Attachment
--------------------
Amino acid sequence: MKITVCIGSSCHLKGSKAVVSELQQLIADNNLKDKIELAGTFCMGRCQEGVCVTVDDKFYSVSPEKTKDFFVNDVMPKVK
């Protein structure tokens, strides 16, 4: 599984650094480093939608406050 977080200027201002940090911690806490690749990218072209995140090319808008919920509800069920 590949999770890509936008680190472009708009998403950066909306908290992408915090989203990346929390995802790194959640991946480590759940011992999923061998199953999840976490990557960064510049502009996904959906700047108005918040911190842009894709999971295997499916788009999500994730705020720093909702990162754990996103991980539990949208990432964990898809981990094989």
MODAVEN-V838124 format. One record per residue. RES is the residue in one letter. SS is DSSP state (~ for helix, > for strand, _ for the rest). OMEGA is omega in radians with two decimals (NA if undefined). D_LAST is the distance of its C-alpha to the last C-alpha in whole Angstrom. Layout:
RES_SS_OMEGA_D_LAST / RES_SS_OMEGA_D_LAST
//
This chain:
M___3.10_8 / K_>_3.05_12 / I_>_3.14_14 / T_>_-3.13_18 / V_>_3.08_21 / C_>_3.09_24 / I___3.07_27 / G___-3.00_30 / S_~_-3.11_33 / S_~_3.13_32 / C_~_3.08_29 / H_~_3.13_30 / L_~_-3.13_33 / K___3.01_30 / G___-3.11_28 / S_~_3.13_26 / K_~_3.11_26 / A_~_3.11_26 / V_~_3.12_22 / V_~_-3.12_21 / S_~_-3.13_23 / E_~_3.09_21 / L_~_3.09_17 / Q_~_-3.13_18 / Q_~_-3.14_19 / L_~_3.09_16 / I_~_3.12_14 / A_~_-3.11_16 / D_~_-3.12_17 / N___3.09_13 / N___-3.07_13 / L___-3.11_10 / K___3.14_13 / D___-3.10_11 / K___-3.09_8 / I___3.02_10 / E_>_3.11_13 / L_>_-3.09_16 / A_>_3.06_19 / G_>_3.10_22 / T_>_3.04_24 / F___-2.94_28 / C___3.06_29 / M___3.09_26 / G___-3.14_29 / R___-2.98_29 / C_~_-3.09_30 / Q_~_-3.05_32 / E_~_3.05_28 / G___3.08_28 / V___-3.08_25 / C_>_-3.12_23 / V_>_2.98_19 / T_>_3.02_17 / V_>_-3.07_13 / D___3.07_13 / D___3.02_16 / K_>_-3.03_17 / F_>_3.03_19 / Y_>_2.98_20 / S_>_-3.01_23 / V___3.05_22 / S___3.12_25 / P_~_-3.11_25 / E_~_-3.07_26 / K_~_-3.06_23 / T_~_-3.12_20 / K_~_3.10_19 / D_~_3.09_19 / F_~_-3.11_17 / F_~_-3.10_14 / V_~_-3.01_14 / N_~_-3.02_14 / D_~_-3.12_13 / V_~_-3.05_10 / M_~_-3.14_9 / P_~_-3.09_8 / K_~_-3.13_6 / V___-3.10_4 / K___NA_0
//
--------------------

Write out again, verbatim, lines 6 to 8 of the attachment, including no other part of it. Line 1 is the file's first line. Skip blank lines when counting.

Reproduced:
This chain:
M___3.10_8 / K_>_3.05_12 / I_>_3.14_14 / T_>_-3.13_18 / V_>_3.08_21 / C_>_3.09_24 / I___3.07_27 / G___-3.00_30 / S_~_-3.11_33 / S_~_3.13_32 / C_~_3.08_29 / H_~_3.13_30 / L_~_-3.13_33 / K___3.01_30 / G___-3.11_28 / S_~_3.13_26 / K_~_3.11_26 / A_~_3.11_26 / V_~_3.12_22 / V_~_-3.12_21 / S_~_-3.13_23 / E_~_3.09_21 / L_~_3.09_17 / Q_~_-3.13_18 / Q_~_-3.14_19 / L_~_3.09_16 / I_~_3.12_14 / A_~_-3.11_16 / D_~_-3.12_17 / N___3.09_13 / N___-3.07_13 / L___-3.11_10 / K___3.14_13 / D___-3.10_11 / K___-3.09_8 / I___3.02_10 / E_>_3.11_13 / L_>_-3.09_16 / A_>_3.06_19 / G_>_3.10_22 / T_>_3.04_24 / F___-2.94_28 / C___3.06_29 / M___3.09_26 / G___-3.14_29 / R___-2.98_29 / C_~_-3.09_30 / Q_~_-3.05_32 / E_~_3.05_28 / G___3.08_28 / V___-3.08_25 / C_>_-3.12_23 / V_>_2.98_19 / T_>_3.02_17 / V_>_-3.07_13 / D___3.07_13 / D___3.02_16 / K_>_-3.03_17 / F_>_3.03_19 / Y_>_2.98_20 / S_>_-3.01_23 / V___3.05_22 / S___3.12_25 / P_~_-3.11_25 / E_~_-3.07_26 / K_~_-3.06_23 / T_~_-3.12_20 / K_~_3.10_19 / D_~_3.09_19 / F_~_-3.11_17 / F_~_-3.10_14 / V_~_-3.01_14 / N_~_-3.02_14 / D_~_-3.12_13 / V_~_-3.05_10 / M_~_-3.14_9 / P_~_-3.09_8 / K_~_-3.13_6 / V___-3.10_4 / K___NA_0
//